7. According to me all the three senses/prospects are of equal importance (considering the feasibility of resources) with a twist in all of them…See clearly, Listen carefully, Speak intelligently and Act wisely 🙂

  8. One cannot say with certainty what the prospect is ‘seeing’ and interpreting. Your own blog a while ago is a testimony to that. When you were proudly showing customers the WA facility, the customer was thinking that he could set up similar operations in India instead of giving Cybage his money.
    For anyone to address the prospect’s queries (what the prospect is ‘hearing’) is possible only if they understand what the prospect is ‘speaking’. So for me the answer is (a).

  9. All 3 are relatively important and interchangeable based on scenario. However looking at the scenario of new engaging prospect I feel following should be the precedence:

    a. We must listen carefully to what prospect is speaking, to understand/decode the tricky requirements. We should be open to listen/capture it from all angles, may be prospect is speaking in terms of body language/emphasizing the requirements which may be critical for his business which we should observe/decode and give highest priority.

    c.As per the famous development methodology “what you see is what you get” : WYSIWYG. So prospect is more happy when he/she sees/gets what is expected(the requirements). So showcase/market your ideas based on scenario, what prospect is expecting or even beyond his expectation.

    b. Prospect should hear relevant explanation to what we are presenting and appropriate solutions to his queries.

  10. Whether it is the perspective of business accounts or personal our observation always starts with vision. The first stage that connects either with the things or people no matter at professional or personal level are our eyes. What that looks good leaves an indelible imprints on the mind of the viewer. Although seventy five percentage marketing or publishing is done through presentation and the rest is done through effective speeches.

  11. I believe “a) Need to decipher its meaning correctly” is most important. We can deliver the customer best solution only when we have understood his requirements correctly. If we fail at a, our expertise at b and c is not of much significance. Someone adept at b and c may get success for some time but is bound to fail if he is not enough skilled at a.

  12. Practically,whether it is speaking,hearing or seeing by the prospect we have to understand it because we are here for business 🙂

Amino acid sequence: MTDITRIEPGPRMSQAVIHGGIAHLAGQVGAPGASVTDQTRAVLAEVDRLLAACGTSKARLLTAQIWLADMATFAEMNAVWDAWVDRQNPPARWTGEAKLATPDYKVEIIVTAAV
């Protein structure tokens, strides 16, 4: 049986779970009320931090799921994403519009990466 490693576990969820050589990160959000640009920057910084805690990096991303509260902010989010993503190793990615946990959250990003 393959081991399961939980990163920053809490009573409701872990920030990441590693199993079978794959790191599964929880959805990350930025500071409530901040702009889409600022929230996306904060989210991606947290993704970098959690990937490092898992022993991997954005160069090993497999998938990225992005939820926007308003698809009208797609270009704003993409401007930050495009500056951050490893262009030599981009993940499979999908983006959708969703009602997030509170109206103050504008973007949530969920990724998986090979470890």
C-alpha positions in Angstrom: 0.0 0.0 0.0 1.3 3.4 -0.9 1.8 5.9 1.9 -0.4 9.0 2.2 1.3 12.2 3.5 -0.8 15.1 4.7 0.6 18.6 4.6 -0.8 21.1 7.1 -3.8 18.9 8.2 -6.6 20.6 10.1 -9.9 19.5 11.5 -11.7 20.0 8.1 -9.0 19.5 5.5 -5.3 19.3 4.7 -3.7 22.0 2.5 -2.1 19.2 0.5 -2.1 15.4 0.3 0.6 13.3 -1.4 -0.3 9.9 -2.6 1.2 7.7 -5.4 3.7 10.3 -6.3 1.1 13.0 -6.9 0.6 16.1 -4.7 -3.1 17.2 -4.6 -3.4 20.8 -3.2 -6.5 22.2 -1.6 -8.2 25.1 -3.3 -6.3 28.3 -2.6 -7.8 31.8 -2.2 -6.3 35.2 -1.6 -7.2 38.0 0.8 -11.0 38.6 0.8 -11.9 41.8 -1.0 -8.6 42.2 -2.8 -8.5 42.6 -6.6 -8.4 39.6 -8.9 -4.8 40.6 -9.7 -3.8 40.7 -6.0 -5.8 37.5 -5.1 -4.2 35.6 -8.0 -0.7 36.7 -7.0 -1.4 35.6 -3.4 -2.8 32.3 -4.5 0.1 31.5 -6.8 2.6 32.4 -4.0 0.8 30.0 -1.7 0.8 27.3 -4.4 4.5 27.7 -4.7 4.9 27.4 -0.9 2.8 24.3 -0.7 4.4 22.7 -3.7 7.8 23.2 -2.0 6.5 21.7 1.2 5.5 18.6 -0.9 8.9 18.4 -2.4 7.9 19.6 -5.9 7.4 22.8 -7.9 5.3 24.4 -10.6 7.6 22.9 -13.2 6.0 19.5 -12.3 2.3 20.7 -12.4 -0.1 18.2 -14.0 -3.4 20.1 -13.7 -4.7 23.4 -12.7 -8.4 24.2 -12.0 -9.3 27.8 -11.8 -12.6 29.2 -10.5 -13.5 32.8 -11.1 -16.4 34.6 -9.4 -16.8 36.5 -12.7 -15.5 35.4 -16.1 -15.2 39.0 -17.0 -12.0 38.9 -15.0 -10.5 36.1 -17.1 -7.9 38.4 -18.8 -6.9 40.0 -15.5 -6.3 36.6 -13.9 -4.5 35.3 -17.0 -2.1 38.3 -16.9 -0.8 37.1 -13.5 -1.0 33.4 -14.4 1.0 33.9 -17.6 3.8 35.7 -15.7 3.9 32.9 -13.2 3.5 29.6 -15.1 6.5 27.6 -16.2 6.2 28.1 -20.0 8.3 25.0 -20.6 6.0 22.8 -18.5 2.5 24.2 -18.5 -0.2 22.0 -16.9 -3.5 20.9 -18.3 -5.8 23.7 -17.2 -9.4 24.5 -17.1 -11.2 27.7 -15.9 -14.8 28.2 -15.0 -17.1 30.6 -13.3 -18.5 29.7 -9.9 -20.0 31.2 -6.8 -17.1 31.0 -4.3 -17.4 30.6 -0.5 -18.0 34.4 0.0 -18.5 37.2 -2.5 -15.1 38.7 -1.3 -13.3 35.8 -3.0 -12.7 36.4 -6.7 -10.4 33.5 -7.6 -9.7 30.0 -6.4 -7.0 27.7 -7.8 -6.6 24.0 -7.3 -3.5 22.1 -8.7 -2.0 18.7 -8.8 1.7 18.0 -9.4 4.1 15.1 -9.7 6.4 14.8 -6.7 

13. i believe all the prospects need to be taken care of with a little twist where
    ‘speaking’ is replaced by ‘Communicating’
    ‘hearing’ is replaced by ‘Listening’
    ‘seeing’ is replaced by ‘Observing’

  14. Definitely seeing because a picture is worth a thousand words
    I can tell the story of Pulp Fiction as many times as I want, but people will only see its true beauty only when they get to see it.
    Smooth talkers (S&M) can take a deal only so far, ultimately it’s up to the painter (dev/QA/Doc) to deliver and bring in the money.

  15. a) Mouth = Speaking
    b) Ears = Hearing
    c) Eyes = Seeing

    If ony one body function was enough for effective communication, God would be foolish to bless us with multiple senses. He also gave us a magnificient CPU to control these senses as per situations which makes us different from each other.

    Leave away corporate or marketing closures, using this awesome CPU we have & still give more importance to any one function is certainly not wisdom.

    In Photograohy aswell, It needs a fine balance of Shutter speed, Aperture & Exposure to make a perfect picture. 🙂

  16. I presume what the prospect is ‘speaking’ is most critical one as it is a primary step, if that deciphered incorrectly what prospect is gonna ‘hear’ and ‘see’ subsequently is sure to be fallacious 😉

  17. I believe its c – What the prospect is ‘seeing’, needs to be properly packaged and presented by a polished team – to be the most critical quality to achieve effective closures of new business accounts.

  18. It’s a) What the prospect is ‘speaking’, we need to decipher its meaning correctly
    a is the input for b and c; and out put will dpened on high quality input so its (a).

  19. Interesting take on the Gandhian monkeys. I particularly enjoyed reading about we turning our prospects/customers into the proverbial monkeys thus distancing them from us. The misplaced paradigm of following Gandhian beliefs does cost us a lot in terms of customers turning away from us.

    The survey is tough, a equal response from me on each option, and in the right sense. I believe all 3 senses of “seeing”, “hearing” and “speaking” have to work in conjunction since the prospect can not be speaking the right message if he hasn’t been enticed by the right hearing and seeing experience from us. New business acquisition should start with the right “seeing” and “hearing” while leading up to the right “speaking”.

    But if I had to absolutely select one, I would go with the “speaking” to be of higher importance. There are meanings from that from the prospect’s end about his actual business needs, technology challenges, economic pressures, skill shortages, planning issues, Funding limitations, future expansion plans, and many more. All of these inputs need to be put into perspective to better propose a solution that resolves most of a prospect’s issues.

    Looking forward to reading about the “incidences” and learning more.

  20. As per the question “most critical senses”, it should be a-speaking. Unless you understand what is required you cannot give enough justice to b & c.

    I have seen many incidences where people start with b & c which hardly meets prospects requirements.

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Monkey Business - Arun Nathani Blog